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Nicolas Morlet conducts batonnage Each generation of the Morlet family has contributed to the development of their winemaking techniques. The family's philosophy is based on authenticity, excellence, and craftsmanship. By simply allowing nature to progress in its way and at its own pace, the Morlets have been embracing a non-interventional or laisser-faire approach. They consider this to be crucial in the full expression of their different terroirs. With each vintage, the Morlets make decisions based upon the characteristics of the growing and ripening seasons. If given the chance to remove a winemaking manipulation, they do not hesitate to do so. New technologies are only applied if they fully preserve the integrity of the quality of the Champagnes. Therefore, the Morlet family always maintains a sense of artistry.

Eric Morlet inspects the riddling progressChampagne winemaking, or Champagnization, requires a great deal of winemaking technical knowledge. The Morlets are extremely detail-oriented, intuitive, and precise throughout each step of the process. The grapes are hand picked, hand sorted in the vineyards, and are transported gently in perforated lugs. The fruit is then pressed traditionally (gentle and fractioned pressing) by certified pneumatic presses. The alcoholic fermentation is rather slow, fostering aromatic complexity. This occurs in either small capacity stainless steel tanks (in order to preserve the identity of the different vineyard parcels) or in French oak demi-muids barrels, used almost exclusively by Pierre Morlet Champagne. With a capacity of 600 liters (about 160 gallons), the demi-muids barrels present several great advantages. The proportion of oak surface to wine is the best for the ageing of the delicate base wines. The breathing of the young wines through the pores of the staves is very moderate, and the extraction of the compounds from the oak is very limited. Furthermore, the proportion of new barrels is minimal, and the toast level is very low. The weekly batonnage enhances the aromatic complexity while increasing the "gras" (mid-palate).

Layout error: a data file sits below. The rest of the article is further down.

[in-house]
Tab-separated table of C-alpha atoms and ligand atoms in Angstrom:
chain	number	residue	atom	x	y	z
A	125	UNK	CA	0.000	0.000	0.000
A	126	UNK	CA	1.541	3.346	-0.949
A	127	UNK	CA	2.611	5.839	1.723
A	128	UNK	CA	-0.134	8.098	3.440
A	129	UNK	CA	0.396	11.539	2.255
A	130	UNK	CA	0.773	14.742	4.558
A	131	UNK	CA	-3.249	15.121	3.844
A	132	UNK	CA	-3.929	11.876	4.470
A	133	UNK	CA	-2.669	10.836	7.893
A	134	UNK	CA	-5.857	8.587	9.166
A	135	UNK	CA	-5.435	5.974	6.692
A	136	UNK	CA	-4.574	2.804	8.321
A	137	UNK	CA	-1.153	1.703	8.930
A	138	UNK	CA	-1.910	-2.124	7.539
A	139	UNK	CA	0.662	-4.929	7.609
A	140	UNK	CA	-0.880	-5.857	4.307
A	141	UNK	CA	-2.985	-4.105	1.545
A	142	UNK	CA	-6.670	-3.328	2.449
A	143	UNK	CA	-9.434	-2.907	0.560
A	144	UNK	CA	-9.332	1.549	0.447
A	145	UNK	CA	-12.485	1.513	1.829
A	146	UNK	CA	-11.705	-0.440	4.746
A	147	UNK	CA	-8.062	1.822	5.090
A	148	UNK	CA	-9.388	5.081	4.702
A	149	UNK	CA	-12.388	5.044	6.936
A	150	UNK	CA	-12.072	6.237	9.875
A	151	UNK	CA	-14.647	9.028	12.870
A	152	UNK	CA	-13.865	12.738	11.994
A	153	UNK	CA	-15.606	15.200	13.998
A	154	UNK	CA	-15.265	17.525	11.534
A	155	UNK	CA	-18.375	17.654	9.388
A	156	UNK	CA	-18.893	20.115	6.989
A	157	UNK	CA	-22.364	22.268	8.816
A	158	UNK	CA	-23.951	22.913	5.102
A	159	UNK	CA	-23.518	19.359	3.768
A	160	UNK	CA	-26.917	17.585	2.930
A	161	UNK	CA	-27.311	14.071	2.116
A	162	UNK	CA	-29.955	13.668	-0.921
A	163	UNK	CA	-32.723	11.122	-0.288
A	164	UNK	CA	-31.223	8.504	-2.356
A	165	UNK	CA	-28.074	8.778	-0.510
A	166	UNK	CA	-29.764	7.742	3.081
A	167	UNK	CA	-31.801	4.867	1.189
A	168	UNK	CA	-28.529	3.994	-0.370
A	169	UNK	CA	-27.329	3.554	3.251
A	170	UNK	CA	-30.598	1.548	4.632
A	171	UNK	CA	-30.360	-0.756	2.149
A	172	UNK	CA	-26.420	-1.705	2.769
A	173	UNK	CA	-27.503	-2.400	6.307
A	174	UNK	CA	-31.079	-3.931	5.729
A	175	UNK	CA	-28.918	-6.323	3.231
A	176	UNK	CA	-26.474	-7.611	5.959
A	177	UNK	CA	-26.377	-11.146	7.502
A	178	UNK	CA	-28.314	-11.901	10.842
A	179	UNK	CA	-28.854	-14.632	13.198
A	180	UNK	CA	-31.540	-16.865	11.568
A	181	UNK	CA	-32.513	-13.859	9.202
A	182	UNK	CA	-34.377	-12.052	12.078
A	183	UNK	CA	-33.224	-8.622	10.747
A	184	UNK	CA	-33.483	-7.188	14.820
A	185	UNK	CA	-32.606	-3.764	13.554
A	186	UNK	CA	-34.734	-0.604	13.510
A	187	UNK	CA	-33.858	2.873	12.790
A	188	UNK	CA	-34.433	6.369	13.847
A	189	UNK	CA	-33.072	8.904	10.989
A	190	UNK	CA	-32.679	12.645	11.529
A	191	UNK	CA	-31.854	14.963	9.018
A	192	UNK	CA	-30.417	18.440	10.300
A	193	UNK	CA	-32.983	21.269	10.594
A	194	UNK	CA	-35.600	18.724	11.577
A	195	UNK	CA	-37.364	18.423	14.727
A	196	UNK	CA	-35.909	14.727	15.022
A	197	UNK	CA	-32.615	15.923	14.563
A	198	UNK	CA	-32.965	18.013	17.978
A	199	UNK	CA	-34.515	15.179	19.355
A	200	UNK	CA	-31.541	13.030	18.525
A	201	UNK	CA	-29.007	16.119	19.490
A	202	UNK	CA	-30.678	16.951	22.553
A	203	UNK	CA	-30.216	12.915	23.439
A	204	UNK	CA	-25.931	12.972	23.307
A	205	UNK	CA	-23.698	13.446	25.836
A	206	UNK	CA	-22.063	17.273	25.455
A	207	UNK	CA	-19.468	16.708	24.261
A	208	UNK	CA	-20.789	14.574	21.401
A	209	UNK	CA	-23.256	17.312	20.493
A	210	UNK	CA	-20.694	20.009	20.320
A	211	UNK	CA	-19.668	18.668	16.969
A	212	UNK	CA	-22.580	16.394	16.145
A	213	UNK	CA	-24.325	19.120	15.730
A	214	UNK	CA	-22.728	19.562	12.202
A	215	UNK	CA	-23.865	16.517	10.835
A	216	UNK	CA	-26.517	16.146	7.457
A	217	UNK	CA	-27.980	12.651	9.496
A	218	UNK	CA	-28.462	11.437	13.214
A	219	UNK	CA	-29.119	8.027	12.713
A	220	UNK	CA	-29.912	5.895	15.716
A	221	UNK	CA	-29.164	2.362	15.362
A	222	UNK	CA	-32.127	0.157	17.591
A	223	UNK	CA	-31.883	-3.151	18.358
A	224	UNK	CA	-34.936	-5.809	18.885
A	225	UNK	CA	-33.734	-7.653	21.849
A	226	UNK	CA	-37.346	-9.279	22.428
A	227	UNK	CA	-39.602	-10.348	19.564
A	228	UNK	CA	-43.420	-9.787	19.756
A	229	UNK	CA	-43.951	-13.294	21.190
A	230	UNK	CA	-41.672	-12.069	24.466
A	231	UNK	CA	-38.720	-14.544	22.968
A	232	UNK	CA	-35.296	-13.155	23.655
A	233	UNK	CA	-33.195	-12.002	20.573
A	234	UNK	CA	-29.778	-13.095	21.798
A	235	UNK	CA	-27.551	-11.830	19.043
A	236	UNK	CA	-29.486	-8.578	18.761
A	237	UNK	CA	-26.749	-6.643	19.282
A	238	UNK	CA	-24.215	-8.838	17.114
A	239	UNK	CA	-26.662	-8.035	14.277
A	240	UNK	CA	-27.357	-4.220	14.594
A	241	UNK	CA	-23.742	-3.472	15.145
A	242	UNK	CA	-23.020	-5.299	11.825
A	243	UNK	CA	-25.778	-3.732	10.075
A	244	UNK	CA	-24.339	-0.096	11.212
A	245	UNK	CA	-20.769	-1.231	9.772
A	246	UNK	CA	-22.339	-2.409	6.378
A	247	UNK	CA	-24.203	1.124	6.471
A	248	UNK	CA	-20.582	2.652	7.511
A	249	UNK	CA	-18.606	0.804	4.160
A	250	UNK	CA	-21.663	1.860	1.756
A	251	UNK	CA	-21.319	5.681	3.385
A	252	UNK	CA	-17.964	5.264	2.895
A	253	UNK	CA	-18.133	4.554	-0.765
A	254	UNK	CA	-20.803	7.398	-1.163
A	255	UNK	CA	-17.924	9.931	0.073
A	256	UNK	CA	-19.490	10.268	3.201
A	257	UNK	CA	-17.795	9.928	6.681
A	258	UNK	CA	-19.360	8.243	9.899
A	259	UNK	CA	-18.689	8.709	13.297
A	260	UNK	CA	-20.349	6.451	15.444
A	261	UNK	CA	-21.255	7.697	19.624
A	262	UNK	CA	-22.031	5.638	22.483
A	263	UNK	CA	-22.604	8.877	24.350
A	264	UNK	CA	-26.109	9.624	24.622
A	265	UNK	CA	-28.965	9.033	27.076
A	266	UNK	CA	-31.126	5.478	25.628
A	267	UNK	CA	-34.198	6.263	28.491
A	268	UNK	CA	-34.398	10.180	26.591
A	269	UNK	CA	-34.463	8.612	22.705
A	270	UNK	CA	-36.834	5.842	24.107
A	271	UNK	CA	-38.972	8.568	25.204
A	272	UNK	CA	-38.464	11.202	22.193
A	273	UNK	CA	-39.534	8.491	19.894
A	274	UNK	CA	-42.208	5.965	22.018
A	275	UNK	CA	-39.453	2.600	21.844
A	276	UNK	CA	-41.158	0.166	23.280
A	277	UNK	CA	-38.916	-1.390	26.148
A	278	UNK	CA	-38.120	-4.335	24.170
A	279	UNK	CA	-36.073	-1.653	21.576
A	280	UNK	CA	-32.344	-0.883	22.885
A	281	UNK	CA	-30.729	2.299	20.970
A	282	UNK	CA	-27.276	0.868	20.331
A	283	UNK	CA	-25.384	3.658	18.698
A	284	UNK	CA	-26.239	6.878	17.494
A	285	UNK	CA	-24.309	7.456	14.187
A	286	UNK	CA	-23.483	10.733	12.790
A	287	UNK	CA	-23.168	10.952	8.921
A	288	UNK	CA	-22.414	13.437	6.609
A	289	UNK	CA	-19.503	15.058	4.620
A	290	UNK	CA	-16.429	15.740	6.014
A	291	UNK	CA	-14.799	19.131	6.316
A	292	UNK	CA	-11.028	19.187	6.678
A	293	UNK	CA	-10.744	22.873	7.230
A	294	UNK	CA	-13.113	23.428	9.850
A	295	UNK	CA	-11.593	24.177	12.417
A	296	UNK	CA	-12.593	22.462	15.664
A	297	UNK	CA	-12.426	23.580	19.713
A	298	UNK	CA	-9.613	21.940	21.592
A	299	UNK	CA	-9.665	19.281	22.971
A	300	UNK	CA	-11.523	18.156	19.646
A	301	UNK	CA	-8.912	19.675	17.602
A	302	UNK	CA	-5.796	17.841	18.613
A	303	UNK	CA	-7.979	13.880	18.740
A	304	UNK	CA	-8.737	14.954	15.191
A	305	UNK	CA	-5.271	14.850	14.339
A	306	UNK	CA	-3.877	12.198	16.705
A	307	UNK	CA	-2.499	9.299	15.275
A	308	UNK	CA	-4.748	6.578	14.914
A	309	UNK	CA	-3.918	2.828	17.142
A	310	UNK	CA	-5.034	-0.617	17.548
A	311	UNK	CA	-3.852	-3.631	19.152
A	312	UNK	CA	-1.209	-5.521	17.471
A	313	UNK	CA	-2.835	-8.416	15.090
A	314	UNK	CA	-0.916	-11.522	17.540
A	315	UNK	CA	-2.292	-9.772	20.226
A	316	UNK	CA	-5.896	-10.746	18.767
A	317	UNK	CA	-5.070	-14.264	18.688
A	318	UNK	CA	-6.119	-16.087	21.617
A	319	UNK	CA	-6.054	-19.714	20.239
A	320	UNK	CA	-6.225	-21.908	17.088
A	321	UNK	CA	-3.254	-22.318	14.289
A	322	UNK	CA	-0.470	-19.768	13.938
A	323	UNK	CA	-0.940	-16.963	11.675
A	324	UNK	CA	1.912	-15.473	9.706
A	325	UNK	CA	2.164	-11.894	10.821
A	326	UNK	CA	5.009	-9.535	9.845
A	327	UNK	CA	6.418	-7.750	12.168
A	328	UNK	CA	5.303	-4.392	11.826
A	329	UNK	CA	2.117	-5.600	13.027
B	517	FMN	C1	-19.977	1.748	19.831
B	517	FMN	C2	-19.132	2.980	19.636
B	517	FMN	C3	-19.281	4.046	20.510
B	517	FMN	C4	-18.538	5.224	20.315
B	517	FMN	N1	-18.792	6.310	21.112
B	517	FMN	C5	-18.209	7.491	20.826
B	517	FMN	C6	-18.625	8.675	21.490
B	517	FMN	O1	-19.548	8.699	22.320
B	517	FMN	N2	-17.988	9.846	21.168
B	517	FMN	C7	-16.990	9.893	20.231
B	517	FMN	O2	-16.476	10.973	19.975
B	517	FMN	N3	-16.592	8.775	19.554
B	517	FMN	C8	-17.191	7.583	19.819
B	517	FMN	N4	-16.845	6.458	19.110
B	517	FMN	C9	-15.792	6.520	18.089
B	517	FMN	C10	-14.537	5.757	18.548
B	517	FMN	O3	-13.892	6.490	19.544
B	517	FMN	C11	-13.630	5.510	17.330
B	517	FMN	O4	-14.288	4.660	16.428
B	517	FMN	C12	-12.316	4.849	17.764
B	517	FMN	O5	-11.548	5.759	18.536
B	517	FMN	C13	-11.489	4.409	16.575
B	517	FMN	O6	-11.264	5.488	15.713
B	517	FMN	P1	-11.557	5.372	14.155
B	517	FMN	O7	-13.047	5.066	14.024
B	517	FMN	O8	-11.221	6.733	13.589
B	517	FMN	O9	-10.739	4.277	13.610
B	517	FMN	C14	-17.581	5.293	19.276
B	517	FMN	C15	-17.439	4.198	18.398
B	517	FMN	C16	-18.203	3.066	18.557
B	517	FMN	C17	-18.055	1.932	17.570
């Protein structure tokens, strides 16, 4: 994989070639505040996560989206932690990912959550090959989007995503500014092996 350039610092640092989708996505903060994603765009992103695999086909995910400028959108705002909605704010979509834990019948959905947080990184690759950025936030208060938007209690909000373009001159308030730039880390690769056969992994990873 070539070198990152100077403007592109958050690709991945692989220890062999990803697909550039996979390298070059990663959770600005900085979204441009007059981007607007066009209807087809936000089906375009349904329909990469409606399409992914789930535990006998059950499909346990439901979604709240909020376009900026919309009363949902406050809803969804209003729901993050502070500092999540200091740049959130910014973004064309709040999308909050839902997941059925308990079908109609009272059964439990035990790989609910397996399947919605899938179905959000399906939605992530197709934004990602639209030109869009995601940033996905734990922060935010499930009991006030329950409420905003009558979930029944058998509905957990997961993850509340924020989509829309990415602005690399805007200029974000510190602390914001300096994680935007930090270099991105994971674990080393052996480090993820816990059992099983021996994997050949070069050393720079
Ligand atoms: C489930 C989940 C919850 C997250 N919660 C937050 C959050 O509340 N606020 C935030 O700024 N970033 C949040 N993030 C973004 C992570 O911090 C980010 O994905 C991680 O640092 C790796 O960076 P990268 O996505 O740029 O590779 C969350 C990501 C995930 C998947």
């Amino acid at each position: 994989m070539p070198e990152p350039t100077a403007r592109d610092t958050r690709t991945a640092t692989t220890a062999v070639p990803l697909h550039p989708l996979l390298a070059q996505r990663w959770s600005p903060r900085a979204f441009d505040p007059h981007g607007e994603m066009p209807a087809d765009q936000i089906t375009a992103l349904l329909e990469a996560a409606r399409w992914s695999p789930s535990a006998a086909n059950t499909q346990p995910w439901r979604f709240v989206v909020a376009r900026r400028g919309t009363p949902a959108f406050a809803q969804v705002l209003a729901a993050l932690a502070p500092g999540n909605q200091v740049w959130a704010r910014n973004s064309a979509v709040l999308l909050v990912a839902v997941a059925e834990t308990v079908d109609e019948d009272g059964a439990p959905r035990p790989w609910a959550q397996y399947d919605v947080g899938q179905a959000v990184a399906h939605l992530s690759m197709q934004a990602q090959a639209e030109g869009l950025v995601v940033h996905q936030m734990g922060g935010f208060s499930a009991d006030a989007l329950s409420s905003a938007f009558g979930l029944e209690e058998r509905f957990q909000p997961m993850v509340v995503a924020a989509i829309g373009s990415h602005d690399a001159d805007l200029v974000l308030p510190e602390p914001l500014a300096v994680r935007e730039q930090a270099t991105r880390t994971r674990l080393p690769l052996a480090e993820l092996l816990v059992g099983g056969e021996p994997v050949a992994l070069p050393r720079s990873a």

Malolactic fermentation is carried out 100% in order to increase aromatic complexity and mouth feel roundness, and to achieve natural microbiological stability. Base wines are clarified by a long cold settling during the winter. After the usual spring bottling, the bottles are then placed in the Morlet's underground caves. The bottles are on their lees horizontally for two years (sur lattes) and then vertically for one to three years (sur pointes). The riddling process is gently carried out using gravity, by turning the bottles by one eighth and simultaneously tilting them. The bottles are disgorged three months prior to shipping. The Pierre Morlet Champagnes are released upon maturity. The Grande Réserve is released a minimum of four years after harvest, and the Millésime is released five to eight years after harvest.